His motto throughout the book is “Decide then do.” I love that. David doesn’t seem to have many regrets – disappoints, sure – but not regrets. What a fabulous way to live.

Cancer - It's a good thing I got it

Cancer Memoir by David Koop

What I liked most about David’s story is that it is a wonderful balance – he never underestimates the challenges he faces but he is not trying to scare or shock anyone either. And he is never preachy. His matter-of-fact retelling of his story never asks for pity and never gives up hope.

David was a single father of a seven-year-old boy when his diagnosis came in. His doctors told him frankly to “get his affairs in order.” That was in 2006. In 2012, he is still giving motivational talks, still writing a blog, and still working with The Someday Group. There are days when he can’t get out of bed and days when he is in a lot of pain, but he seems to grab tight to those moments when he isn’t in pain and make the most of them.

It is clear that this is a story about cancer and David begins by telling us his diagnosis story. Then he sidetracks and gives us the history of the important people in his life. Those stories take us about halfway through the book. That was a little frustrating because I wanted to hear right away about his battle. I wanted to get to the end and learn how he is doing now. But that is the way life goes, right? We have to become who we are and journey to our current situation – then delve in to where we are. And, as David shares, waiting is often the hardest part of the cancer journey – waiting for tests, waiting for treatments, waiting for answers, and just waiting, waiting, waiting.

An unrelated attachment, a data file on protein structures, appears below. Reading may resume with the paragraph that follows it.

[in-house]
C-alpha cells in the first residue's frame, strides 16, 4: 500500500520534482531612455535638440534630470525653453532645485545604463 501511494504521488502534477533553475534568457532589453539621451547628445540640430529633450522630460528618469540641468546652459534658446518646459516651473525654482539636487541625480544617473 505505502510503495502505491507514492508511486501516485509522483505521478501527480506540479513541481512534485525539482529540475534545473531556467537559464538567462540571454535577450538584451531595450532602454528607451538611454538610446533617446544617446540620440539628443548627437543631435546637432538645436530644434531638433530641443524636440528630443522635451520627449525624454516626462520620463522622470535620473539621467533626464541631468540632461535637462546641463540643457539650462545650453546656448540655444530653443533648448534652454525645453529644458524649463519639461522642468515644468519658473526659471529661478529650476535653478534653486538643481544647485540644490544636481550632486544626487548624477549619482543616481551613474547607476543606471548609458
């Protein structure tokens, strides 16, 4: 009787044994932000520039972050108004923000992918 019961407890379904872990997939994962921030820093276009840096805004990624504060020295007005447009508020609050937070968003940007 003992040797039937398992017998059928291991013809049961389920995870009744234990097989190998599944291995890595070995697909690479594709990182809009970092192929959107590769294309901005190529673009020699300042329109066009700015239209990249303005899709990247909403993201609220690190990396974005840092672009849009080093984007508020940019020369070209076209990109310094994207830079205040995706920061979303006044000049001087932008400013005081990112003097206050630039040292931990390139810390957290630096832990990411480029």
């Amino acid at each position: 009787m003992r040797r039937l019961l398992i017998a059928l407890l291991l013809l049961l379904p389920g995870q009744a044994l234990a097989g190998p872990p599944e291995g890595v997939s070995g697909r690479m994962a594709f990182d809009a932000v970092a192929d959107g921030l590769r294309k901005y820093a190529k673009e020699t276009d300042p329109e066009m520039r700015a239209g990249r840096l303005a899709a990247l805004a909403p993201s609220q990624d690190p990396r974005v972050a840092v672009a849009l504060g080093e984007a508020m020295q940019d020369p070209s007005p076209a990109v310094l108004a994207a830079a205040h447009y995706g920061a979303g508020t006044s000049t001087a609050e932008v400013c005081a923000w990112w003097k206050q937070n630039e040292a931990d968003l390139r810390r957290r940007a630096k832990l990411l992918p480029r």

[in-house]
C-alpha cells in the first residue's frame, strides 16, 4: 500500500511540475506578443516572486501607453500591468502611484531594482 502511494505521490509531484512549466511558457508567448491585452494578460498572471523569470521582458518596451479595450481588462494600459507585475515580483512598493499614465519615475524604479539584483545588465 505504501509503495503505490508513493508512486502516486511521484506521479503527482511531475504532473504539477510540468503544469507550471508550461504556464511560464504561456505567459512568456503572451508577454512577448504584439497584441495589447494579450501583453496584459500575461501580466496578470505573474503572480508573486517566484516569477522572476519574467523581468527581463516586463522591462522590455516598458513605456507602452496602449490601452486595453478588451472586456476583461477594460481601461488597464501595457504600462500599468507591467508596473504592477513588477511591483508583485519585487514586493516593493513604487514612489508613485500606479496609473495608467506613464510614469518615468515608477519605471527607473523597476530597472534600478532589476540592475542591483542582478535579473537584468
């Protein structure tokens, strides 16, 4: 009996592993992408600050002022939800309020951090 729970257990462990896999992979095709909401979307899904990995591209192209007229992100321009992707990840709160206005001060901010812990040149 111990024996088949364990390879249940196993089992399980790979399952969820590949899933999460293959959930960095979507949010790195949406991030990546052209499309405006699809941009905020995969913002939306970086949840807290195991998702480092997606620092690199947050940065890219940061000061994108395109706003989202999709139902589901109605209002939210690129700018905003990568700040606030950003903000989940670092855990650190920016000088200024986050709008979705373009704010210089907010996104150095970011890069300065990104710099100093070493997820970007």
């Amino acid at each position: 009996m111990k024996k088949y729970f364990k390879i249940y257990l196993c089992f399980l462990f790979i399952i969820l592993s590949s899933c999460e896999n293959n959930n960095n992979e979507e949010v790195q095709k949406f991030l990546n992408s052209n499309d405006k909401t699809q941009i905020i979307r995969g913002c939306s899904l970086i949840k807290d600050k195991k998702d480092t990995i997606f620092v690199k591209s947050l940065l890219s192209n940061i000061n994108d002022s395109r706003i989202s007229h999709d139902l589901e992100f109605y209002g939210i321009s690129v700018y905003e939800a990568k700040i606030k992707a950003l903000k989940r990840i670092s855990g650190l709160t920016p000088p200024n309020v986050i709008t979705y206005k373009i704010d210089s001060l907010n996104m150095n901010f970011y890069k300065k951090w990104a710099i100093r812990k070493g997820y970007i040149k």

David’s story is honest without really being emotional. For the most part, it is easy to read without crying – which is amazing given all that he faced and continues to face. But it is a story that should resonate with everyone who reads it – battling cancer or not – because it reminds us that time is precious and people are important. He doesn’t pretend that any of this was easy or that it should be. And he doesn’t waste time asking why or trying to change it. He fights hard with the determination of a parent who wants to raise his son. He proves that love can be a forceful weapon.